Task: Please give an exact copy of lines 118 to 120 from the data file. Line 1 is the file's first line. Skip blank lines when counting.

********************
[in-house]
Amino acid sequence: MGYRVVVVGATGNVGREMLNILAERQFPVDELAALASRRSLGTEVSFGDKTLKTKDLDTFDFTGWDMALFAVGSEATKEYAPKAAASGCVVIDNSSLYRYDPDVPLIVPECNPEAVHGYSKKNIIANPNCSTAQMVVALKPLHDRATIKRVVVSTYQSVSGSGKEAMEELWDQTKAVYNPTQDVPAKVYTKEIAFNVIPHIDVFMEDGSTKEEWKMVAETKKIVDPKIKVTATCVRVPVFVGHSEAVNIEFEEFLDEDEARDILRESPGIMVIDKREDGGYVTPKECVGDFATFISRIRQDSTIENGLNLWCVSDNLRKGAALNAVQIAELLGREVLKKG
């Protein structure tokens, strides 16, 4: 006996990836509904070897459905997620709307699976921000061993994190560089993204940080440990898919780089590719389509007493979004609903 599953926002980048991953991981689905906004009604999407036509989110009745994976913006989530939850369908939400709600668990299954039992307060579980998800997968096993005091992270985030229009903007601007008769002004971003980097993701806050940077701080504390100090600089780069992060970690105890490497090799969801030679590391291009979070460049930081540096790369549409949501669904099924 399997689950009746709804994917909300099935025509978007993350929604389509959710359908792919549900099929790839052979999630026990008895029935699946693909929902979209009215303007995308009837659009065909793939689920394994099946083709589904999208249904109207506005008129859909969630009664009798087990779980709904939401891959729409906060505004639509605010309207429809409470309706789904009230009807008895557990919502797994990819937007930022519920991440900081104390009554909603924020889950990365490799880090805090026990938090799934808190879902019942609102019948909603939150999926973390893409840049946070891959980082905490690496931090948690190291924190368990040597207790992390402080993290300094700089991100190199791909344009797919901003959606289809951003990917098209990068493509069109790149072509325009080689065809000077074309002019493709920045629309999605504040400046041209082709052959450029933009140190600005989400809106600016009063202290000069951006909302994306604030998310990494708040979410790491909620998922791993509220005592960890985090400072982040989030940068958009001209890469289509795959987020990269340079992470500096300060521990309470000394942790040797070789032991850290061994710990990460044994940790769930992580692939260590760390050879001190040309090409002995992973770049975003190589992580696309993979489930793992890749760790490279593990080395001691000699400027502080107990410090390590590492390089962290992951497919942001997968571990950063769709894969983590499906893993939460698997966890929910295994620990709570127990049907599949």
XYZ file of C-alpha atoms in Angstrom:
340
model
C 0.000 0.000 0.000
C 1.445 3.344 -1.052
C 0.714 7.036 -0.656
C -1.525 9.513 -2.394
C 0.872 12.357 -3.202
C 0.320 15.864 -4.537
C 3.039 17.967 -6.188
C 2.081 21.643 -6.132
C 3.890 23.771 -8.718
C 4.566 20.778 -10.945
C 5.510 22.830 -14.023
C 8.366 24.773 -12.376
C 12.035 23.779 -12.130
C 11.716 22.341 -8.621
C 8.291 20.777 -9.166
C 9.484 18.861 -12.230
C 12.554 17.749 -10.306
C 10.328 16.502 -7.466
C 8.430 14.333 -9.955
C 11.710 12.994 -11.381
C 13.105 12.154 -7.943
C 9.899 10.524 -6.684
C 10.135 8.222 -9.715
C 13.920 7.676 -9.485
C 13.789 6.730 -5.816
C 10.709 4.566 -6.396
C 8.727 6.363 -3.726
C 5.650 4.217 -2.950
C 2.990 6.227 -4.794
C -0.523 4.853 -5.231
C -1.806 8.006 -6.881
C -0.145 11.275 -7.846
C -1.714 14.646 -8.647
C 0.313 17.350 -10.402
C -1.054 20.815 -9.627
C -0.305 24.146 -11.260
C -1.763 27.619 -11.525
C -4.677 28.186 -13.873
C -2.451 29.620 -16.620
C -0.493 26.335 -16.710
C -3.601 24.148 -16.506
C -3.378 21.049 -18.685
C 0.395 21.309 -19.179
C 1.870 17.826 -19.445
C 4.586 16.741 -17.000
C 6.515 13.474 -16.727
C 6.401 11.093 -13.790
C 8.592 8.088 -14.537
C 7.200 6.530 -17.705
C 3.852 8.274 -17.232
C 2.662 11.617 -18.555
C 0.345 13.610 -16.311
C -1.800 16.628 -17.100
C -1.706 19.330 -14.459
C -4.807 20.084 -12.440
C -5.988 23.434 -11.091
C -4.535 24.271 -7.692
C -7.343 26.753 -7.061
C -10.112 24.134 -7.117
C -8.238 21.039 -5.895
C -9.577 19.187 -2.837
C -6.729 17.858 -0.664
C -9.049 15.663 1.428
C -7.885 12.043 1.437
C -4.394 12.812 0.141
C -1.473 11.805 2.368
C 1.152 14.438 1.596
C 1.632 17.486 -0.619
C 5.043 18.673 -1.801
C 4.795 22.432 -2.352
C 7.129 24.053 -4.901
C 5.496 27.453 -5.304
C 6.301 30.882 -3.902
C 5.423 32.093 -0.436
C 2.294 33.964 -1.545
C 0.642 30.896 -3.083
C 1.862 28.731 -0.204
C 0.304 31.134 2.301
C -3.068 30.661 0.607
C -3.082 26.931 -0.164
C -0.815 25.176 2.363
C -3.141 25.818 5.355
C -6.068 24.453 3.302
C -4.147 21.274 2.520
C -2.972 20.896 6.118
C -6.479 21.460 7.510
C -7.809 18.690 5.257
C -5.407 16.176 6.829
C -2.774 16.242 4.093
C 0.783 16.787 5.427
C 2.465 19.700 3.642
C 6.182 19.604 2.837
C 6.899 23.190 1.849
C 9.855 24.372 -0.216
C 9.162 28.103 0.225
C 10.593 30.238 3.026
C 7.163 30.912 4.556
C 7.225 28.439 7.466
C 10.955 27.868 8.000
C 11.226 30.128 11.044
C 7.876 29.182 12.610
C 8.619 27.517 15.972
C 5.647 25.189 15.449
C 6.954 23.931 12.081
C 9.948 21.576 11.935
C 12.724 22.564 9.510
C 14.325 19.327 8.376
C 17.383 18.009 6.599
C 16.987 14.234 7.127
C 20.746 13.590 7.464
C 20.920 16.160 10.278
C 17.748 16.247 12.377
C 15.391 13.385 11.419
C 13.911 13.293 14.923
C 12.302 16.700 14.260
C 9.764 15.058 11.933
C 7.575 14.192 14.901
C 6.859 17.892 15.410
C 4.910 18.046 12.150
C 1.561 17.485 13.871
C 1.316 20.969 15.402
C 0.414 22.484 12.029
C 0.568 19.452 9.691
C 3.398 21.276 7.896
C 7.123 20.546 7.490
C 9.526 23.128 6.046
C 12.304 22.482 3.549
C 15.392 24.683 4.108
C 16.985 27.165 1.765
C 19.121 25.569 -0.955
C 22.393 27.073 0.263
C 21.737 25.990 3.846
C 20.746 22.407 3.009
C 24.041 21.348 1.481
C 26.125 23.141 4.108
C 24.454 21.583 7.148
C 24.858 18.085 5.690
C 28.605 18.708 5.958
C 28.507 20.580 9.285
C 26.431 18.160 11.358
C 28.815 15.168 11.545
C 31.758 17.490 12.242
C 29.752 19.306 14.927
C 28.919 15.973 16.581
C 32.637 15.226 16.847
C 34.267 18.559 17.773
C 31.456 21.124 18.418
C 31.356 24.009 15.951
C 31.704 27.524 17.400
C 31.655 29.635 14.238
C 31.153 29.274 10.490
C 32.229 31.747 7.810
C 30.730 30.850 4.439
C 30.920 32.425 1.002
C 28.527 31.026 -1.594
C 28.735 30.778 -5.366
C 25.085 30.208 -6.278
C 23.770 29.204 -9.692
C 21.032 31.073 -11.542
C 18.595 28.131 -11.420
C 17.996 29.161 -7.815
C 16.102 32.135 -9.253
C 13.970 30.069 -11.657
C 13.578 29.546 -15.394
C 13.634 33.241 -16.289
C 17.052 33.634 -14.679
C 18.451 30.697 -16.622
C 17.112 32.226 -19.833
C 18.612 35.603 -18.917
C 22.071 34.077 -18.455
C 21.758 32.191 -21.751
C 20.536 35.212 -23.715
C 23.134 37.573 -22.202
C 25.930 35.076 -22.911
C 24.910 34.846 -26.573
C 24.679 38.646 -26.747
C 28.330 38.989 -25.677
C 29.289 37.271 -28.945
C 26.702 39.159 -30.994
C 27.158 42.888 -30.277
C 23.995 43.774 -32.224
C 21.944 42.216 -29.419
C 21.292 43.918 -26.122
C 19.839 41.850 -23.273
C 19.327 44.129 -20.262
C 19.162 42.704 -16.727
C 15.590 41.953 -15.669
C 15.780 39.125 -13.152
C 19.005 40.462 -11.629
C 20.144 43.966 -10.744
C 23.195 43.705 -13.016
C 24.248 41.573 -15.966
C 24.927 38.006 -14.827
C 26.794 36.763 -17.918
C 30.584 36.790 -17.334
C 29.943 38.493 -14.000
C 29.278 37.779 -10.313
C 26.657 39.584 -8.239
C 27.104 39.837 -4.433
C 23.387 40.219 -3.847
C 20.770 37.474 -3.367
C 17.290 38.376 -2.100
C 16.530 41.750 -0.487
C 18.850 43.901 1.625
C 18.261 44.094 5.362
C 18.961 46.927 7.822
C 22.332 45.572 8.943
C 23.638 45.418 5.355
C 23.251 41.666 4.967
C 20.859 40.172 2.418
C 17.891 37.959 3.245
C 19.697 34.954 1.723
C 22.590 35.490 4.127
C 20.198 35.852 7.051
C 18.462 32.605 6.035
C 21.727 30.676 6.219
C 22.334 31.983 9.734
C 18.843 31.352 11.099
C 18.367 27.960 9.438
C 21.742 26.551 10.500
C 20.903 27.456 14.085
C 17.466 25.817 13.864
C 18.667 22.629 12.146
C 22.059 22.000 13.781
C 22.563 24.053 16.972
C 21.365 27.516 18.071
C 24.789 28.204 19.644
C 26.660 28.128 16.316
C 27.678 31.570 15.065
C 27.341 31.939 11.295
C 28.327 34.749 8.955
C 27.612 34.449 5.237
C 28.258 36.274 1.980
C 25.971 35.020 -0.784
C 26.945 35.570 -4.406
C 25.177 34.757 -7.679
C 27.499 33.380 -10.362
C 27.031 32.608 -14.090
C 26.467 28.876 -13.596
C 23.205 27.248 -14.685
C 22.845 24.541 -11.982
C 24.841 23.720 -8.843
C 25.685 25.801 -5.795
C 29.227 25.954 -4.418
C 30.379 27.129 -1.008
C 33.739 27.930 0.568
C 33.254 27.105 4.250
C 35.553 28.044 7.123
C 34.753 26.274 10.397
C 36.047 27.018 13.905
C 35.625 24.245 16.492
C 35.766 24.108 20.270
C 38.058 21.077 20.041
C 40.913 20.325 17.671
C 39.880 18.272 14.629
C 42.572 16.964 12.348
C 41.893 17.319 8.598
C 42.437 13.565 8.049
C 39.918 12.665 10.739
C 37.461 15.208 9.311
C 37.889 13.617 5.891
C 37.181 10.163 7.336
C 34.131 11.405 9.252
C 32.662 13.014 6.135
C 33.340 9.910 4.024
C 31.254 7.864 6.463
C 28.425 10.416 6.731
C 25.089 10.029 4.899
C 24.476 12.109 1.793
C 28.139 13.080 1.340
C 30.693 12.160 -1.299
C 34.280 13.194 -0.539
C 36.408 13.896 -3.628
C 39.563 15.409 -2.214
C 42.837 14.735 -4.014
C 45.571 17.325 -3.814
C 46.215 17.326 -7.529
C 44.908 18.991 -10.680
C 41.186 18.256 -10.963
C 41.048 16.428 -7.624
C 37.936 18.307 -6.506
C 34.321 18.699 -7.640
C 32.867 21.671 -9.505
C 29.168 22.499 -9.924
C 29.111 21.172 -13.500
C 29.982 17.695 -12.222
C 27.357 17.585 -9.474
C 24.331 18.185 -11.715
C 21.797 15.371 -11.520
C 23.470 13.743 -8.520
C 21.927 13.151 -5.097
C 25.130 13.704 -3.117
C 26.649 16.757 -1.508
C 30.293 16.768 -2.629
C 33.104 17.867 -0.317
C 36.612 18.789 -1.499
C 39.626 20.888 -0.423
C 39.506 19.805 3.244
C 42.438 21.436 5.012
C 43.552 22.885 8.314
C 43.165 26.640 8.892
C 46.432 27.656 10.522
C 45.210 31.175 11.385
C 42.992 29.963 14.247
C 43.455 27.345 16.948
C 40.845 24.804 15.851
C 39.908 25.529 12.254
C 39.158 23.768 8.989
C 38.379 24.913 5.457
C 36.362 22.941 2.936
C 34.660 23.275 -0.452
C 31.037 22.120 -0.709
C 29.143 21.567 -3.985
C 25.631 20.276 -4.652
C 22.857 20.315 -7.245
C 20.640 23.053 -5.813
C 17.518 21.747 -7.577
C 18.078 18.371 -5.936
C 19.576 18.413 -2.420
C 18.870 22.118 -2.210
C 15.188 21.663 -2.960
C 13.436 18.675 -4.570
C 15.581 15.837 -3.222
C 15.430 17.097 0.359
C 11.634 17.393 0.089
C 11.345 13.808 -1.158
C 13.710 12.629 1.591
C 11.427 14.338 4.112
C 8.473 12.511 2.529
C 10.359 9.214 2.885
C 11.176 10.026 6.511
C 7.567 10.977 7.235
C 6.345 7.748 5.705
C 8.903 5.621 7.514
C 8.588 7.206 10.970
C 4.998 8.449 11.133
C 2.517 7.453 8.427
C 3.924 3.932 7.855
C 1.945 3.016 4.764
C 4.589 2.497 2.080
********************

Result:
C 17.748 16.247 12.377
C 15.391 13.385 11.419
C 13.911 13.293 14.923